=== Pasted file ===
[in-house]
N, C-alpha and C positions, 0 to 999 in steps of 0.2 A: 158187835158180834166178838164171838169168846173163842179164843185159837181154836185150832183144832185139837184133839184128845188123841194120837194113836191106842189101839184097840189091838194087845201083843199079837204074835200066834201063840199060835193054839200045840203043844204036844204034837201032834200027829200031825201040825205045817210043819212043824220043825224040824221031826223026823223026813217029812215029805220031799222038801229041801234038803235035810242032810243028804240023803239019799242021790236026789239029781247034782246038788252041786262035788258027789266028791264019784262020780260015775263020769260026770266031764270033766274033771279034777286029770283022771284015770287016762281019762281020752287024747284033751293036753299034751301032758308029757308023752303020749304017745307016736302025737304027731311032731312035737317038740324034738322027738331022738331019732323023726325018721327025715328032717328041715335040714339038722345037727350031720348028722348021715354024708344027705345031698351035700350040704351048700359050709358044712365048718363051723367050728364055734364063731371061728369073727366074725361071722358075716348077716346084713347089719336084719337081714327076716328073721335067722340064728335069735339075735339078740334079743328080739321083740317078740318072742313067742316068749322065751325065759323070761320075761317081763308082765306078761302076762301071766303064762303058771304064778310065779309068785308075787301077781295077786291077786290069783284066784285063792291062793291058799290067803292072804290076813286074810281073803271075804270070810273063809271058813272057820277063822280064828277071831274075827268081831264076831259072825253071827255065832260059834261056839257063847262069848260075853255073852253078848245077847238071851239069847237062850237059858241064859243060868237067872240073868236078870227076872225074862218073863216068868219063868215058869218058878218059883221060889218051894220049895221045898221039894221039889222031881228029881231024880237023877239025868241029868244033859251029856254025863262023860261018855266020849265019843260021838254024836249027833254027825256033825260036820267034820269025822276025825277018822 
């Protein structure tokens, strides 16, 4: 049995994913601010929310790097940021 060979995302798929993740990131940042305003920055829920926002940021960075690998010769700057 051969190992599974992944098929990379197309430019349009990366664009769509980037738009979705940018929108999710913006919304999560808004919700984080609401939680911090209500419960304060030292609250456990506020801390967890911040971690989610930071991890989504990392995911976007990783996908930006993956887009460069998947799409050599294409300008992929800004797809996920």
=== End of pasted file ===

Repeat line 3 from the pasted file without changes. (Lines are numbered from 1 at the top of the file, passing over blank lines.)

């Protein structure tokens, strides 16, 4: 049995994913601010929310790097940021 060979995302798929993740990131940042305003920055829920926002940021960075690998010769700057 051969190992599974992944098929990379197309430019349009990366664009769509980037738009979705940018929108999710913006919304999560808004919700984080609401939680911090209500419960304060030292609250456990506020801390967890911040971690989610930071991890989504990392995911976007990783996908930006993956887009460069998947799409050599294409300008992929800004797809996920």